Astronomy 301 / HIST 301: Discovery of the Universe

  • Covers the growth of our knowledge of the history, present structure, and future of the universe as astronomers, physicists, and mathematicians have uncovered it in the last four or five generations.

(3 credits; ID)

Astronomy 305: Astronomy in the Community

  • Experiential course in which students gain experience in education and public outreach by organizing and participating in activities such as astronomy open houses, telescope viewing, planetarium shows, tutoring, and peer coaching.
  • Students work with faculty and staff, while expanding their own understanding of astronomy and learning to communicate scientific principles and discoveries to the public.

Prerequisites: 3 credits of Astro and instructor’s permission. May be repeated for credit. (1-3 credits)

Astronomy 361: Astronomical Techniques

  • Topics include astronomical instrumentation, techniques for obtaining observational data, and data reduction and analysis.
  • Emphasis on astrometry, photometry, radio astronomy, interferometry and spectroscopy.
  • One lecture and four hours of laboratory work weekly.

Prerequisites: ASTRO 201 and one of SI 106, EECS 183, PHYSICS 160/161, or an equivalent python programming experience approved by the Astronomy department advisor. (4 credits; BS)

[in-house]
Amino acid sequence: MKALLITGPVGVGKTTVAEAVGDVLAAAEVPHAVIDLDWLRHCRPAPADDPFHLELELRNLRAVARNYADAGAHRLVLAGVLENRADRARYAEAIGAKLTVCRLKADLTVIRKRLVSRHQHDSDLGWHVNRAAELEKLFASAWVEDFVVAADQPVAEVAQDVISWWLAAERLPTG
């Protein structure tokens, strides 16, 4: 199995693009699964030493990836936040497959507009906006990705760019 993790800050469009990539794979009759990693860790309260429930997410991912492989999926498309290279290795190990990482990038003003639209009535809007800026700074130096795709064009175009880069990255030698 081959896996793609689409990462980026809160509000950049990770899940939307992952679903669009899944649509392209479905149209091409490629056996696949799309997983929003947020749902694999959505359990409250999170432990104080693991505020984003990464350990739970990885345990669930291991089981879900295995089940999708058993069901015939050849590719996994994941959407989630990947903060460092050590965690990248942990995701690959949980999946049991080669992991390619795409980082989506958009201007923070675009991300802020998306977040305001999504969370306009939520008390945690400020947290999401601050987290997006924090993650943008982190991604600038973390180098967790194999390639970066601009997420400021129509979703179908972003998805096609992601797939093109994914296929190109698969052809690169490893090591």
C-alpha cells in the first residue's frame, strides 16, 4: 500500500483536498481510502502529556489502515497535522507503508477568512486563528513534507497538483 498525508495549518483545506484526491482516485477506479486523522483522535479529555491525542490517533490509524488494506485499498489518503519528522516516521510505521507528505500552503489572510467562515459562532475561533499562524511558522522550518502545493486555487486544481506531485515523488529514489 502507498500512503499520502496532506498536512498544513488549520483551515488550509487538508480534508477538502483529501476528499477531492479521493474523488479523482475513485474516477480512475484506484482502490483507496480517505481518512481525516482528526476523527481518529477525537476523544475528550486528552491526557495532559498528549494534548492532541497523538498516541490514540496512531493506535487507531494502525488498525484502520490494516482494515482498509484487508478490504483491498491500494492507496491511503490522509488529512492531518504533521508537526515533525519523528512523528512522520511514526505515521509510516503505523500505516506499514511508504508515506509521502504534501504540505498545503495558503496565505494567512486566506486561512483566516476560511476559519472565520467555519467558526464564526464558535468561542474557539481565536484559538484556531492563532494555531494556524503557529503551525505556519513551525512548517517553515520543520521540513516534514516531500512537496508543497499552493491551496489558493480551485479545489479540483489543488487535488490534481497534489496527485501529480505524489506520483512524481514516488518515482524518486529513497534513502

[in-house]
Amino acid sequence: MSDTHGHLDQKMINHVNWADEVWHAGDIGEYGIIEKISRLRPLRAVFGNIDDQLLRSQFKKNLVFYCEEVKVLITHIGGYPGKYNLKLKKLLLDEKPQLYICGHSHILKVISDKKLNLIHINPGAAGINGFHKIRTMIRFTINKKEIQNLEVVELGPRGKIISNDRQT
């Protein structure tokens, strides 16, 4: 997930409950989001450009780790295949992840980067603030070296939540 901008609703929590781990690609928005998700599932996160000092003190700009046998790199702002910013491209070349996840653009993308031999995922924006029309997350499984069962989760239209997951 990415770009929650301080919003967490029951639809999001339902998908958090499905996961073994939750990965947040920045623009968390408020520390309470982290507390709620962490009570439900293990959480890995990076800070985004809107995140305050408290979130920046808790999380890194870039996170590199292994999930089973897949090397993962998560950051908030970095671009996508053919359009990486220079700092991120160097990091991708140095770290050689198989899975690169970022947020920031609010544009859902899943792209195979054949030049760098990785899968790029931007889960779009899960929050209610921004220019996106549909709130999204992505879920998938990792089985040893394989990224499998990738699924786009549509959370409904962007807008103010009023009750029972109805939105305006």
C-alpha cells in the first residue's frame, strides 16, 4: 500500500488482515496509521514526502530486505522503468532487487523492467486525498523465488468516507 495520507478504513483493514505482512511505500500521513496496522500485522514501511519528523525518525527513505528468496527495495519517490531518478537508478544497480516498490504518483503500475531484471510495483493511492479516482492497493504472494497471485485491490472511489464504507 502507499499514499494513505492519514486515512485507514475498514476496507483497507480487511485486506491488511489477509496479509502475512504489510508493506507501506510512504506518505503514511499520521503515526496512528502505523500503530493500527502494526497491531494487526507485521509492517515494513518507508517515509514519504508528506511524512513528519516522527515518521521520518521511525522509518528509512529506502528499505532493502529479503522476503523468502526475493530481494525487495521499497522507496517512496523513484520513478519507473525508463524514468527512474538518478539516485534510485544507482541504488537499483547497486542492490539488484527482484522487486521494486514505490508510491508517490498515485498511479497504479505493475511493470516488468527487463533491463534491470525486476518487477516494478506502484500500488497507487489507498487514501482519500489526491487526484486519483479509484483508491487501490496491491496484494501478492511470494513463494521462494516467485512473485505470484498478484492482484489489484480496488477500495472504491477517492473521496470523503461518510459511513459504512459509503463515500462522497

Astronomy 389: Independent Studies in Astronomy

Individual reading and study in astronomy under instructor’s guidance.

Requires instructor’s permission. May be repeated for credit. (1-3 credits)

Astronomy 399: Introduction to Research

For students in astronomy who are prepared to undertake a limited research project under the guidance of a member of the staff of the Department of Astronomy. Open to qualified students in other departments subject to approval by concentration advisors and members of the staff of the Department of Astronomy.

Requires instructor’s permission. May be repeated for credit. Continuing Course. Y grade can be reported at end of the first term to indicate work in progress. At the end of the second term, the final grade is posted for both terms. (1-3 credits)